After a bit of pomp and circumstance, the Tûranor Planet Solar (an Elvish name meaning “power of the sun” in the Lord of the Ring trilogy by J.R.R. Tolkien) was lifted out into the world on its first adventure. But what makes this boat so special? Sure, you may notice the usual carbon-sandwich design within the 30-meter long catamaran (the largest ever built), but for the truly unique you’ll need to look a bit higher. This high-performance catamaran’s deck is covered with photovoltaic panels, 825 in all, giving it nearly 94,000 kilowatts (KW) of power.

In 2006, Raphaël Domjan, the project leader and skipper, came up with the idea to circumnavigate the globe in a boat powered solely on solar energy. Domjan recruited German-based Knierim Yachtbau to aid in his concept due to the company’s experience with individual high-tech yacht construction. “In the design, we started with a blank slate,” says Yachtbau’s CEO Steffan Muller. “We soon realized that in order to give the boat enough surface space to accommodate the solar panels, the catamaran most likely needed to be a multihull design. A multihull would provide a large surface area and create less drag through the water.” However, the team needed help determining if the best multihull would be a catamaran or a trimaran. After speaking with various designers, they chose Craig Loomes Design, based in Auckland, New Zealand, to design a wave-piercing catamaran.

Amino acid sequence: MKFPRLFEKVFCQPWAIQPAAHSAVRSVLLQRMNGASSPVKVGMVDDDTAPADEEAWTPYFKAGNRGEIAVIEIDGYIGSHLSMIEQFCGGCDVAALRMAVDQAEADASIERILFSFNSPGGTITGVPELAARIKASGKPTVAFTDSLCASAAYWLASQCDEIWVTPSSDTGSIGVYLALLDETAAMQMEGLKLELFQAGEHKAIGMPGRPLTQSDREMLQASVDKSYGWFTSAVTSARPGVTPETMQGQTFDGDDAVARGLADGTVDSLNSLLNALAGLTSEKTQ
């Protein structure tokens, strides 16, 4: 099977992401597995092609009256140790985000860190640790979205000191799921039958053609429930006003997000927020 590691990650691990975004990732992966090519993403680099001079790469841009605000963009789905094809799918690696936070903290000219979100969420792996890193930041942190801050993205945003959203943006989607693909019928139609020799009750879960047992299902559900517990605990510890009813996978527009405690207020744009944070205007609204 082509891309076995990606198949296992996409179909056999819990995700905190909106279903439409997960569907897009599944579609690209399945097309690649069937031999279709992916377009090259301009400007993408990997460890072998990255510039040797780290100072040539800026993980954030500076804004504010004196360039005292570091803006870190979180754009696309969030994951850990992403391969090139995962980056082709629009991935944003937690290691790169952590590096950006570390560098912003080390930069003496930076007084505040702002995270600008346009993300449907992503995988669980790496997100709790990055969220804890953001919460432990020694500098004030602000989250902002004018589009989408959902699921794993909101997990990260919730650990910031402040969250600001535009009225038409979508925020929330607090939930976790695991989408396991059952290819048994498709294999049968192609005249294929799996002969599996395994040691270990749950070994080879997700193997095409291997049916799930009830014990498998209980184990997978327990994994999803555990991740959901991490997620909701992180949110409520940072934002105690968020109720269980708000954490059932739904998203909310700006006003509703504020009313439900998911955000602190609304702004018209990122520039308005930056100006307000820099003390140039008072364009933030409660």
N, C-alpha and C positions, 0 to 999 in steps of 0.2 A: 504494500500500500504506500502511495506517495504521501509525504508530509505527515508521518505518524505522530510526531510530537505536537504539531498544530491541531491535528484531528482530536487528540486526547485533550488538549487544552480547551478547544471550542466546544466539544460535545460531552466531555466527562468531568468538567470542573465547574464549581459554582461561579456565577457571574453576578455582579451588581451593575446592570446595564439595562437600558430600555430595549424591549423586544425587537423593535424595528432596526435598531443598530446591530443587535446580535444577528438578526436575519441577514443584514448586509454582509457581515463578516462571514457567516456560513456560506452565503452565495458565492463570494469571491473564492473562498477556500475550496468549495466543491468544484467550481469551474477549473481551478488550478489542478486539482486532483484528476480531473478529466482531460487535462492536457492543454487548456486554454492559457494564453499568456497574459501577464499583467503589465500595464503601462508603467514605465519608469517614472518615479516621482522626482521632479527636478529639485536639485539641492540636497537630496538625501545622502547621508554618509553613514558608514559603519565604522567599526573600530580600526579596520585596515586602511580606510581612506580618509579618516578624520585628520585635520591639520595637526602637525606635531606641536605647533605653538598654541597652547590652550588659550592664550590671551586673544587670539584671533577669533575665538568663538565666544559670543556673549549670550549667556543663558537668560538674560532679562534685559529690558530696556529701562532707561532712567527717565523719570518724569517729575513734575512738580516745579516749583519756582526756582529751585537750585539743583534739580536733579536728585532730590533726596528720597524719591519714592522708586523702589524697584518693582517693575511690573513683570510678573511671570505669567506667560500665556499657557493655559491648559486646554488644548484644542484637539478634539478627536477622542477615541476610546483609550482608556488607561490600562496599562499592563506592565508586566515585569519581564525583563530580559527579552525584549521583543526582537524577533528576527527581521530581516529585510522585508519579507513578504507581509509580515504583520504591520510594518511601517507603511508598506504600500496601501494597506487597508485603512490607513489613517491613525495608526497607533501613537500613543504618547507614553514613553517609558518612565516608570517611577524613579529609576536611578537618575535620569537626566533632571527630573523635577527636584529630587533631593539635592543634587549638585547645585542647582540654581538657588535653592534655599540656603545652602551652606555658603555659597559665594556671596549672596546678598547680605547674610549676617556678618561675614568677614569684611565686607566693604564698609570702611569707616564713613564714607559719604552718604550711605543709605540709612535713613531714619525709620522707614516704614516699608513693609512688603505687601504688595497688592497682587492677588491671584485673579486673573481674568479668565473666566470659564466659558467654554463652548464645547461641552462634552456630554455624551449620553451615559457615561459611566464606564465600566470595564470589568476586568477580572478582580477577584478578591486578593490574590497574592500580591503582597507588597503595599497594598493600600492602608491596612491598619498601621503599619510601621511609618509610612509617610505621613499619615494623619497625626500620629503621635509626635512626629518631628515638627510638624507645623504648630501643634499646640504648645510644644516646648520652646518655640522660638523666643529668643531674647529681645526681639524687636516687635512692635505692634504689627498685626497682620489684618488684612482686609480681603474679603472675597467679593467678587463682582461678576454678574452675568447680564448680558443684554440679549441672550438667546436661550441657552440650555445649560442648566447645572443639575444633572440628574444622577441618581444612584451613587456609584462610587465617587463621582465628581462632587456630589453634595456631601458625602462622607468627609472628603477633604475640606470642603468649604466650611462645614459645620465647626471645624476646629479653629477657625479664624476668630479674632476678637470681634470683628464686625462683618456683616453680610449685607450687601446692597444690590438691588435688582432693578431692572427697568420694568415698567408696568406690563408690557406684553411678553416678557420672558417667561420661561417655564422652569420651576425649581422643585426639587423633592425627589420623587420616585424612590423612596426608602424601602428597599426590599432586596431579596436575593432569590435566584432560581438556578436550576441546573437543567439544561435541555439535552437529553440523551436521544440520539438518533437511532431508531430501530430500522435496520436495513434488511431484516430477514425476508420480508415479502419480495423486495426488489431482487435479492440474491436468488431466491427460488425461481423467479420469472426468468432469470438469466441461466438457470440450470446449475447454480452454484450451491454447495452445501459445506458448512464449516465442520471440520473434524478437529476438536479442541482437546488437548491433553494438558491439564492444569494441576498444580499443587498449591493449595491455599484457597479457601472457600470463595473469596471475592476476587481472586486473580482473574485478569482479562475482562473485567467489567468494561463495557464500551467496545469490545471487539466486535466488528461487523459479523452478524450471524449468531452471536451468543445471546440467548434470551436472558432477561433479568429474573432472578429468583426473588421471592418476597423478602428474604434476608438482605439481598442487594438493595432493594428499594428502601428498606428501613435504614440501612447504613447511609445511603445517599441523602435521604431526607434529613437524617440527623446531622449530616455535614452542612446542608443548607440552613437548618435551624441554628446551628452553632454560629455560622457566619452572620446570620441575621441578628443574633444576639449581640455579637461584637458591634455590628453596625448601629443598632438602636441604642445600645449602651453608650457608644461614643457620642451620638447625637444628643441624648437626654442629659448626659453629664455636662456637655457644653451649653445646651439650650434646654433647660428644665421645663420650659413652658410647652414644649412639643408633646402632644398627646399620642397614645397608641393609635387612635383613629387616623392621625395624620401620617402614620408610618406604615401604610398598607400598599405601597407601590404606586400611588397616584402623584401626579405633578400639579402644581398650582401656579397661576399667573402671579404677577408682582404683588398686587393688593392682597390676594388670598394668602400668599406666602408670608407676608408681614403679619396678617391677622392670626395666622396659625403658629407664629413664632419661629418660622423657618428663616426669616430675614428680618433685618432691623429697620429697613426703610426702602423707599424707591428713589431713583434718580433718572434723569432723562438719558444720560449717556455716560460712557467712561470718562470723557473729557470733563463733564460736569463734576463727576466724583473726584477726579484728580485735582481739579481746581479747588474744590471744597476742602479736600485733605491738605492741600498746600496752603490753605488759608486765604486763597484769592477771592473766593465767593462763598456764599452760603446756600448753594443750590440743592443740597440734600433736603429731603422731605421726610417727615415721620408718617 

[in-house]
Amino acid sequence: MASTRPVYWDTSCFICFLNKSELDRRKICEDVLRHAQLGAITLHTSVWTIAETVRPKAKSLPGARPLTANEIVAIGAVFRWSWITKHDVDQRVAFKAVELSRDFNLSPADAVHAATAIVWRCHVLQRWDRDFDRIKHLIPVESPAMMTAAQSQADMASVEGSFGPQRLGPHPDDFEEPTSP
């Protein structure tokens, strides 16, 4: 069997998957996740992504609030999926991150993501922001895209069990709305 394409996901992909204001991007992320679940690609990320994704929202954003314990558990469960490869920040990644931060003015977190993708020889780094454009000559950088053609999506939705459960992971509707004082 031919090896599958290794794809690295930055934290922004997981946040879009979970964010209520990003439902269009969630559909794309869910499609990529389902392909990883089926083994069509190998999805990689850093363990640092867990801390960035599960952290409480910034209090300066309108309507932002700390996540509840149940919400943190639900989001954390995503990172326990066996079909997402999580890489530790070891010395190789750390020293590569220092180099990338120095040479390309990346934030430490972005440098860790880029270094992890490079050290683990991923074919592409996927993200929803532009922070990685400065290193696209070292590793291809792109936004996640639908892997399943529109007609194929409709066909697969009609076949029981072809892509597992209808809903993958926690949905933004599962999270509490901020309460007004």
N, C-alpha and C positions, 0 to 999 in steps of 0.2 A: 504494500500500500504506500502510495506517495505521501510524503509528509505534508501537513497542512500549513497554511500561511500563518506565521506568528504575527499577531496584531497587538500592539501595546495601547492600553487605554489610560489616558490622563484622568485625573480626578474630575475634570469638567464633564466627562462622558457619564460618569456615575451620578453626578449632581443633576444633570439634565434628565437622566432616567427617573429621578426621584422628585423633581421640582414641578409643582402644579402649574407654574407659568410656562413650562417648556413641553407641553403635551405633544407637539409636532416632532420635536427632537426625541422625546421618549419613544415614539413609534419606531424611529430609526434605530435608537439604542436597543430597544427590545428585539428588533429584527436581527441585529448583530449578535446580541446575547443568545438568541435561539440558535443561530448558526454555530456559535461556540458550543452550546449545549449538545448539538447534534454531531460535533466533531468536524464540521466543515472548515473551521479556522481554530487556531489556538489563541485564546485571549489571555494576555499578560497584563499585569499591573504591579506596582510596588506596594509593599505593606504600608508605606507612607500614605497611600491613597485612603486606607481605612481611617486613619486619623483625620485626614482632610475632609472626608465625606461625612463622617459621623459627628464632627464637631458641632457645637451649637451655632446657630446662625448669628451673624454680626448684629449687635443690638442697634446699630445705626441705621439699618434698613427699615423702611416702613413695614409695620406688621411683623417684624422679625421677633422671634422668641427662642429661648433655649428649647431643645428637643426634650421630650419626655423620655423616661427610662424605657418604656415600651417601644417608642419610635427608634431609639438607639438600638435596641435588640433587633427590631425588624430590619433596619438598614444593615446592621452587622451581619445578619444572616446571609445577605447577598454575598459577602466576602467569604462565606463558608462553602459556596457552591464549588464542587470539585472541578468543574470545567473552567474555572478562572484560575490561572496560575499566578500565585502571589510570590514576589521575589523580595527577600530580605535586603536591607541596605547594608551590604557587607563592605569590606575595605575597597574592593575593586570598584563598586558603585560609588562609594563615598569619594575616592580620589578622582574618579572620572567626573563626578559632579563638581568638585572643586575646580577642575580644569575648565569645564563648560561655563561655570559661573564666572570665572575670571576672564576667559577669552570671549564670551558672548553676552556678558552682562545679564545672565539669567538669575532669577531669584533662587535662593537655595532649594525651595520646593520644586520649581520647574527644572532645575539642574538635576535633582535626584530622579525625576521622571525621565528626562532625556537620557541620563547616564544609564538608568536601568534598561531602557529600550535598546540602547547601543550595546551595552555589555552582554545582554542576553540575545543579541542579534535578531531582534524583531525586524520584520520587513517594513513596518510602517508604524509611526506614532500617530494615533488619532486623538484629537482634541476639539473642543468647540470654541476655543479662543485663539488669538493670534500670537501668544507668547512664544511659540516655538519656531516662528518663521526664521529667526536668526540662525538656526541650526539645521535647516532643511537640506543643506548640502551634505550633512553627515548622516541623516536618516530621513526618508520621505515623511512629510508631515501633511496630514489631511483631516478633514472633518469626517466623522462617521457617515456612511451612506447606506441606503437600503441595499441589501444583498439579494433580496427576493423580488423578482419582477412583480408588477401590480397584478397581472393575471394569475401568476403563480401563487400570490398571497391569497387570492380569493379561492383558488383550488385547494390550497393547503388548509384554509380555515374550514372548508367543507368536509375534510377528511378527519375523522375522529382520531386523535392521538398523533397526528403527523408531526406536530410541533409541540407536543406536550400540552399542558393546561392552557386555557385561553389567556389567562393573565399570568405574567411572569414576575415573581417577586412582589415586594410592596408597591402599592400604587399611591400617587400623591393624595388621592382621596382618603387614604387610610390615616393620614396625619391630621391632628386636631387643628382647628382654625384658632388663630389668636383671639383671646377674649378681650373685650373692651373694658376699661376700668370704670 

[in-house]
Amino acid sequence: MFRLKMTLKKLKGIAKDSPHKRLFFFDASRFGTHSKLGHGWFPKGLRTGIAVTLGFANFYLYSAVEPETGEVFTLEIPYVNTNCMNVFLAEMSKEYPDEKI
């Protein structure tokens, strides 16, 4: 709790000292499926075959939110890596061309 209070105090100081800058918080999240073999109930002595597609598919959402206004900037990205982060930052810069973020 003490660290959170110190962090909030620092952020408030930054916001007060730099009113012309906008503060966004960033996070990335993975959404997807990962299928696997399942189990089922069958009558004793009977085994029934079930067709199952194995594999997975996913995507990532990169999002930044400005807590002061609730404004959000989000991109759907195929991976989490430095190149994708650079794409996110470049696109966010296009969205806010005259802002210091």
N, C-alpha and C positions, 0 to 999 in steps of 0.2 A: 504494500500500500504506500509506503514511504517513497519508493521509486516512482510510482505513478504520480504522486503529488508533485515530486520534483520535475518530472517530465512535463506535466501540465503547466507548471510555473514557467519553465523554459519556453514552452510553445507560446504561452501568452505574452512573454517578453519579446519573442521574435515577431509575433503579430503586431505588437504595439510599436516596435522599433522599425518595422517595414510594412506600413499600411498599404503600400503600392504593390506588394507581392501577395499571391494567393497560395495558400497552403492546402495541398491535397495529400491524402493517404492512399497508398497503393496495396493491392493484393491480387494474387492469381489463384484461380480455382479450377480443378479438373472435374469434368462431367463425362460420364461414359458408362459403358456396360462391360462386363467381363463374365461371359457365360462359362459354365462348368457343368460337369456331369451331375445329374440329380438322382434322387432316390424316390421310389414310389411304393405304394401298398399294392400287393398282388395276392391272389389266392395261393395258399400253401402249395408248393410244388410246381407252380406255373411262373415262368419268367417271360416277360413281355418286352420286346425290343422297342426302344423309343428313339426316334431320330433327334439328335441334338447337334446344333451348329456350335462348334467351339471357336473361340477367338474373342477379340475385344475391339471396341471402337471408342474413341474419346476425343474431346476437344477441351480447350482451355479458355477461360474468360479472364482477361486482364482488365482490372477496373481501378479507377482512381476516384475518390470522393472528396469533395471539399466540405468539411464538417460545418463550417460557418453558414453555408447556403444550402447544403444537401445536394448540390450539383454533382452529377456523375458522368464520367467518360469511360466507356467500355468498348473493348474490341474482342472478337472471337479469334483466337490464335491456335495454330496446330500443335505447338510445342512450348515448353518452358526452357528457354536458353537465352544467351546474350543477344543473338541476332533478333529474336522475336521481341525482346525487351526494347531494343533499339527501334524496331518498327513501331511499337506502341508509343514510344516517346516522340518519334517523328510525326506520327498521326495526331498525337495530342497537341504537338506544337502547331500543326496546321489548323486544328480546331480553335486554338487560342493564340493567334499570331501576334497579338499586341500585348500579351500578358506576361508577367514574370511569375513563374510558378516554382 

From the beginning, Muller says it was clear that the boat needed to be as light as possible in order to use the energy generated from the panels effectively. “On the other hand, however, we knew it needed to be strong enough to survive any storm or large waves that occur in the ocean. The only solution was to implement composite technology using a carbon fiber sandwich,” he says. “We ran various computer simulations and predictive programming to identify how each section of the boat should be constructed.” Eventually the team created tank testing with a 1:20 scale model for safety requirements, which was monitored by Germanischer Lloyd (GL). Maneuvers in a catamaran of this kind had never been done, so the team needed to understand the behavior of the materials in different conditions to know how much power is needed to run at various speeds. This process took approximately nine months then moved on to another 16 months in manufacturing.